Spatial data exchange in communities and research networks, research and development potential

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Author: E. Panidi, Department of Cartography and Geoinformatics, Institute of Earth Sciences, Saint Petersburg State University, St. Petersburg, Russia. Contact: panidi(a)ya.ru, e.panidi(a)spbu.ru

Geospatial data exchange is one of the pillars of contemporary geospatial industry, science and education. Any industrial or research collaboration in the geospatial domain, assumes a number of ways for the shared usage of the geospatial data, including publication, transferring, collaborative editing, etc. The PEEX network is quite good example in this case. For everyday activities, it is usual to operate with separated map layers, images, tables and other datasets characterized by small or relatively small data volume. Probably most significant environment for abovementioned interactions is the Web, which is used in parallel as a data transfer channel and data representation form.

Two interdependent tendencies in the Web-based platforms and infrastructures implementation have to be mentioned. The first one is the extremely wide use of cloud-based technologies. All the industrial open source geospatial standards for the Web provided by OGC – Open Geospatial Consortium (https://www.ogc.org) are the cloud-oriented standards, for instance. The second tendency composed by rare use of peer-to-peer Web architectures in geospatial domain, while in the Web in whole such an approach is used wider and wider in recent years (well-known examples are the file-sharing, blockchain, WebRTC, and some other technologies). Peer-to-peer architectures can be denoted as more effective in number of cases, being not dependent on centralized hardware infrastructure and flexible in the meaning of network connection establishment. In the context of everyday exchange and representation of the geospatial data on the Web, it means that a lack of relevant peer-to-peer standards and technologies have formed in recent years, while in other domains this approach have became customary (e.g., direct browser-to-browser WebRTC connection in video conferencing systems).

Due to a number of research activities provided since 2012 at our department, we tend to conclude that development of peer-to-peer solutions (standards, technologies, software complexes) composes a relevant scientific and engineering research direction. Implementation of gained in this way research and development results into thematic domains of Earth sciences can facilitate interaction and common work in the frames of informal research communities and institutionalized research networks. Most naive example of peer-to-peer redesign of the between-researchers interaction model is the embedding into desktop geospatial software a capability of direct connection to the geospatial data stored remotely on the computers of researchers who work on common project (without emailing, or publishing onto cloud platform, just direct loading to view the same dataset). Highly complex issues are the common geospatial data editing and formation of distributed datasets.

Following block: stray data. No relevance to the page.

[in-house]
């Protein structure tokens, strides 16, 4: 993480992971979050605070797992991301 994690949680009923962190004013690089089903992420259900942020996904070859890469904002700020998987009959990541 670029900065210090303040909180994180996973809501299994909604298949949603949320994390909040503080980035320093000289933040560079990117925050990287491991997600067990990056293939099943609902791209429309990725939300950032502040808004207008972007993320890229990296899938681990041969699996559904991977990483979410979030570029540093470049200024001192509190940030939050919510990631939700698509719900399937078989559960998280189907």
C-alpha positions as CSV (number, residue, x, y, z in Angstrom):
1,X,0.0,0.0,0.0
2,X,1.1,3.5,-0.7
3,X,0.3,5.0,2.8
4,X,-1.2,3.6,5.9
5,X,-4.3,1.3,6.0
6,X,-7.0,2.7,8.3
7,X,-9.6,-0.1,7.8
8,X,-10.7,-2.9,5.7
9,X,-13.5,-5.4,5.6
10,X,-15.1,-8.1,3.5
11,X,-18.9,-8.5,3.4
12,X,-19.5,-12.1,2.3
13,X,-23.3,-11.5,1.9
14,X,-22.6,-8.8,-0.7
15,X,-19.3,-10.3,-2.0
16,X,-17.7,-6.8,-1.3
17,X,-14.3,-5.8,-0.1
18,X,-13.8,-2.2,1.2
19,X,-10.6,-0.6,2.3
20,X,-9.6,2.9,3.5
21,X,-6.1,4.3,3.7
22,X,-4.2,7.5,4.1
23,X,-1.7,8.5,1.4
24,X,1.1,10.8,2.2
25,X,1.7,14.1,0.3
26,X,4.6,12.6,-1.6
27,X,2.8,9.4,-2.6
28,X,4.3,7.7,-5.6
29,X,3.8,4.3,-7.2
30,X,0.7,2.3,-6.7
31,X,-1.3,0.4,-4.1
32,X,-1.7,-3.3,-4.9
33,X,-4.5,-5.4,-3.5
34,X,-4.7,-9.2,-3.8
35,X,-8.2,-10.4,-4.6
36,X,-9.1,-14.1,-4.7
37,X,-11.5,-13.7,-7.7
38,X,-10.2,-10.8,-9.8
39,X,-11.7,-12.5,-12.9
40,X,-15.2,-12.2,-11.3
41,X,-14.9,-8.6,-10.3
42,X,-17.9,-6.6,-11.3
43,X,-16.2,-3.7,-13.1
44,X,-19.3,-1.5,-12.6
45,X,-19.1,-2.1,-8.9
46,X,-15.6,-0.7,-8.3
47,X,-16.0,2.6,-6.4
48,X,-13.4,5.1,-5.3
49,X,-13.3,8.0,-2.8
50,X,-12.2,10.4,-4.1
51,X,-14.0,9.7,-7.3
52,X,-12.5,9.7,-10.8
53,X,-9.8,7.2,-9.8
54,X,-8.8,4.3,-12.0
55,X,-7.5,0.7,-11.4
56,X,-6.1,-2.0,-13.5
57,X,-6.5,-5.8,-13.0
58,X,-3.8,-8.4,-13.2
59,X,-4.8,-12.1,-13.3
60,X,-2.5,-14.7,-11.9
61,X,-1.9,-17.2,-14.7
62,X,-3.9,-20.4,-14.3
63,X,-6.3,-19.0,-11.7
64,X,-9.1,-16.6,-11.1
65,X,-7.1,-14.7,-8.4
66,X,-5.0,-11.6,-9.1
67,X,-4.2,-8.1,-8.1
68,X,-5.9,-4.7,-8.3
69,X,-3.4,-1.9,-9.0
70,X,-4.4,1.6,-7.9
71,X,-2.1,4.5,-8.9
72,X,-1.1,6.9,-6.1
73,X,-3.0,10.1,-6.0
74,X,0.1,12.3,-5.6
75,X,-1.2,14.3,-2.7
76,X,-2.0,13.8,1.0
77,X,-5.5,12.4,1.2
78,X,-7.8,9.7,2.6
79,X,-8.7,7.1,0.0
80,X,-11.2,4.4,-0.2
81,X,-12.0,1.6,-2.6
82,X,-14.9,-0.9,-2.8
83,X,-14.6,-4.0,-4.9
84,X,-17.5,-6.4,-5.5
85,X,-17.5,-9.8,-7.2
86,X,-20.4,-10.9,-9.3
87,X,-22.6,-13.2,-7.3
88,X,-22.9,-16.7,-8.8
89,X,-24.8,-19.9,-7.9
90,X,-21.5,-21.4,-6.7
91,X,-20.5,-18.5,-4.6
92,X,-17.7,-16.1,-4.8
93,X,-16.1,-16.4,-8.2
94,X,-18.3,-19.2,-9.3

In our studies, we provided research and developed of two software prototypes to ensure processing services (algorithms) publishing on the Web to make them available for loading and running on client computers. The idea of this approach is to skip server side data processing, when it is possible to process directly on desktop computer. In other words – to exchange through the Web a processing tool instead of processed data. We explored possibilities for extending of earlier implemented Web-based data processing standard (OGC WPS) to complement it by extra facilities, and proposed a Web request notation to implement these facilities (2012-2016). To try out an alternative solution we developed a technique prototype for geoprocessing service exchange based on general-purpose technology of Web exchange. In this case, we used Java Web Start technology as a basic to wrap a data processing tool (program code) and transfer it through the Web to consuming computer (2015-2016). Other research activities were devoted to the design and prototyping of the lightweight servers (server-side applications) able to support standard compatible Web publication of raster coverages (grids) accordingly to the OGC WCS standard on not specialized Web hosting (Fig. 1) or equally at the client computers (2015-2017). The idea of the lightweight servers can be formulated as the one-button standard-compatible publication of (geospatial) data on any Web-connected computer.

Fig.1. Interaction between lightweight WCS server, server-side environment and client computer when the WCS server is designed as a quasiautonomous CGI application.

The above mentioned solutions showed their principal applicability. However, being not involved into any research network, our research group were not able till now to explore embedding peer-to-peer model into real-life community-based research activities. In this way we discover the PEEX network as an extremely interesting multimodal and multipurpose research framework that can become also an environment for testing of new collaboration ways and techniques, including (but not limiting with) techniques of peer-to-peer geospatial data management.

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